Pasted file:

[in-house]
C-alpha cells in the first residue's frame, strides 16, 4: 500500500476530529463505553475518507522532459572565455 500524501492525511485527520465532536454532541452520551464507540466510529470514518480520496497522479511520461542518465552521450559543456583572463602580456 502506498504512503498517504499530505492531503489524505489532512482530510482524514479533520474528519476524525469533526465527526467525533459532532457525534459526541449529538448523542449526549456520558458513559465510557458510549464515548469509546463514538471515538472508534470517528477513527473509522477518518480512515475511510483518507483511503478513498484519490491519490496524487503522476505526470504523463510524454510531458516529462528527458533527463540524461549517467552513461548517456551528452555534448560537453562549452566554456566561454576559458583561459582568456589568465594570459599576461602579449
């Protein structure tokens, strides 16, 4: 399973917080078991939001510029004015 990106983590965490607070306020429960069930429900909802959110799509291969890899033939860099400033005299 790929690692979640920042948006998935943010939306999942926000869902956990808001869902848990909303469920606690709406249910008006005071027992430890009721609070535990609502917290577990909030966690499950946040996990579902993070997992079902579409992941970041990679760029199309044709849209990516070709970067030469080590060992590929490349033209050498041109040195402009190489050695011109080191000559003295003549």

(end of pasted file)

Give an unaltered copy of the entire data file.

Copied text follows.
[in-house]
C-alpha cells in the first residue's frame, strides 16, 4: 500500500476530529463505553475518507522532459572565455 500524501492525511485527520465532536454532541452520551464507540466510529470514518480520496497522479511520461542518465552521450559543456583572463602580456 502506498504512503498517504499530505492531503489524505489532512482530510482524514479533520474528519476524525469533526465527526467525533459532532457525534459526541449529538448523542449526549456520558458513559465510557458510549464515548469509546463514538471515538472508534470517528477513527473509522477518518480512515475511510483518507483511503478513498484519490491519490496524487503522476505526470504523463510524454510531458516529462528527458533527463540524461549517467552513461548517456551528452555534448560537453562549452566554456566561454576559458583561459582568456589568465594570459599576461602579449
């Protein structure tokens, strides 16, 4: 399973917080078991939001510029004015 990106983590965490607070306020429960069930429900909802959110799509291969890899033939860099400033005299 790929690692979640920042948006998935943010939306999942926000869902956990808001869902848990909303469920606690709406249910008006005071027992430890009721609070535990609502917290577990909030966690499950946040996990579902993070997992079902579409992941970041990679760029199309044709849209990516070709970067030469080590060992590929490349033209050498041109040195402009190489050695011109080191000559003295003549």